But soon the banquet room, filled with a few dozen people who appeared mostly white and in their 60s and 70s, broke into chants of “Build the wall! Build the wall!”

Yeah, all those migrants from Honduras are going straight to Omaha. And they’re going to break into your houses and get into your refrigerators and eat the fancy jello mold you made for the church supper and leave you with nothing.

Jeebus, people, get a grip.

Actual photo I found on the internet of actual Republican voters in Alabama earlier this year.

The question is, how is this issue working for people who weren’t going to vote Republican, anyway? Polling tells us that independents and Democrats are not all that panicked about the scary dark foreign people. However, it might get the frightened addled old white folks out to vote.

I’m not going to let Dems off the hook. See Charles Blow:

One thing that I find profoundly disappointing about modern liberalism, particularly as it now stands in opposition to Trumpism, is the degree to which it is reactive, governed by what is being done to it rather than its own positive vision.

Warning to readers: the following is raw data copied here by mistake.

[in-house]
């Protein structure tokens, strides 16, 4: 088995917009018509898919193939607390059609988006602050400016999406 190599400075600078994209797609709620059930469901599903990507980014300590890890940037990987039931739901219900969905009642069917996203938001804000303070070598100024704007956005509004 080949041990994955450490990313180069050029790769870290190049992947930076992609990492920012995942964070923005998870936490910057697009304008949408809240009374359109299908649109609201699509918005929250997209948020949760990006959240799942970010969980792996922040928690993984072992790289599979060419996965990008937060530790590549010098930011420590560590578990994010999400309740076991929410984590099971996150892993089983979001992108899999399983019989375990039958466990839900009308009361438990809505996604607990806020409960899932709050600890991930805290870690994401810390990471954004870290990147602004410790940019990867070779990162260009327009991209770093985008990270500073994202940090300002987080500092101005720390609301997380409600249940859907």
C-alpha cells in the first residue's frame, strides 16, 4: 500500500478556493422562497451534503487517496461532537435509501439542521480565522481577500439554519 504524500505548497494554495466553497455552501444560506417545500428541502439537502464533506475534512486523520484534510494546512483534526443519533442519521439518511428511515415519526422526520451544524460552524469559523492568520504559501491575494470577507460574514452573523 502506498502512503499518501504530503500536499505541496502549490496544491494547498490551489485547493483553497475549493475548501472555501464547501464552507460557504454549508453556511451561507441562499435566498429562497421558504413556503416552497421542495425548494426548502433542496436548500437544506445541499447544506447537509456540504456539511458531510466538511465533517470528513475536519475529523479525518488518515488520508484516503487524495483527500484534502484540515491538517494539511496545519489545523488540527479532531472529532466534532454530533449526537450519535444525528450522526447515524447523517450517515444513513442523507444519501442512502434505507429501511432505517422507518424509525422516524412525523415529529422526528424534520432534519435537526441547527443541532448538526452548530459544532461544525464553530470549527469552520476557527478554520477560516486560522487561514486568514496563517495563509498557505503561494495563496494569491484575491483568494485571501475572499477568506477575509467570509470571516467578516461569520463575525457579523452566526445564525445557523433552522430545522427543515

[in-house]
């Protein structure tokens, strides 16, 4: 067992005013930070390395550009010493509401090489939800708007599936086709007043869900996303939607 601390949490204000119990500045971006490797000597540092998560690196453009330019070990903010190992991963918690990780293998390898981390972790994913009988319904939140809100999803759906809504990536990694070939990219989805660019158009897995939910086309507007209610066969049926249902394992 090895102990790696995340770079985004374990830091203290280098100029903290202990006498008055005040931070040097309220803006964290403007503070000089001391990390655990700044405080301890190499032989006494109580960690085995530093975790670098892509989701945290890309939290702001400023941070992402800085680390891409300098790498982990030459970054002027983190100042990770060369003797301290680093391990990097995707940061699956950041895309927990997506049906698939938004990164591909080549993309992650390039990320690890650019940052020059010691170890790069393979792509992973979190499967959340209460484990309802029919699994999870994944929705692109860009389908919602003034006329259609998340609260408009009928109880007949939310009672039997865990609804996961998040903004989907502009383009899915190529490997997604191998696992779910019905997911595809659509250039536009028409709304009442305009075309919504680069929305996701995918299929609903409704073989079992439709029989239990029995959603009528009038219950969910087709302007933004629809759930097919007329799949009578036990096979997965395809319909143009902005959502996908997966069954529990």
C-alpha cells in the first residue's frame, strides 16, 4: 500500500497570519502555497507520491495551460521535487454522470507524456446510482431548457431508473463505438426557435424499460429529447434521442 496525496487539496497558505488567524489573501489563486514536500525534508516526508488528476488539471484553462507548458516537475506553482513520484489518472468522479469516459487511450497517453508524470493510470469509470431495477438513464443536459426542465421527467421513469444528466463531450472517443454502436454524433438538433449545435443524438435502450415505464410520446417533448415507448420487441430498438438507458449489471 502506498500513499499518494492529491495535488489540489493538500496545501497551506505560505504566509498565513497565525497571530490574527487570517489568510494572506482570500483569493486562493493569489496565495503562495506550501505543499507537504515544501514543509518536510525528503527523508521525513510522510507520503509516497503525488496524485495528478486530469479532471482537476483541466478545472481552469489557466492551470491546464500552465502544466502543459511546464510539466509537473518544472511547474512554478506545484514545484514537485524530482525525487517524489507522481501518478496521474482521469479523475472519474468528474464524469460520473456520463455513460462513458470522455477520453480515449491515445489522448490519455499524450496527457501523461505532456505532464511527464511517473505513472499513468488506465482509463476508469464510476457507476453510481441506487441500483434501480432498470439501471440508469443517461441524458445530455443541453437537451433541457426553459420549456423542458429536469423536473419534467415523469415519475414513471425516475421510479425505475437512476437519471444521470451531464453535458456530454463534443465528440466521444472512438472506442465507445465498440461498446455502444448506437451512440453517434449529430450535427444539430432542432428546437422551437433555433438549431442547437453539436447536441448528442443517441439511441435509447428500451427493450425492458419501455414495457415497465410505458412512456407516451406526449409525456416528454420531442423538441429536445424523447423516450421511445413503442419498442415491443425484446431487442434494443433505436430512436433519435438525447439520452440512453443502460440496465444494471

It is true that Donald Trump is not only antithetical to liberal values, he is antithetical to most American values, and as such limiting his power and limiting the duration of his tenure are of paramount concern and absolute urgency.

Therefore, resisting what Trump represents becomes a central point of moral rectitude and ultimate patriotism. Resistance is a reaction to Trump.

But that can’t be the sum total of one’s statement of principles. You must be driven toward a concept of what you want this country to become, and not just driven by a fear of what the country could descend into.

This has been my gripe about the Democratic Party for many years.  It’s why Dems can’t turn out the base. It’s why even those of us who see how much damage the Right is doing feel jaded and manipulated when told to “vote blue no matter who.” Ultimately, it’s why Hillary Clinton lost, although her lips will fall off before she’ll admit it. At least before 2020, get a vision, please.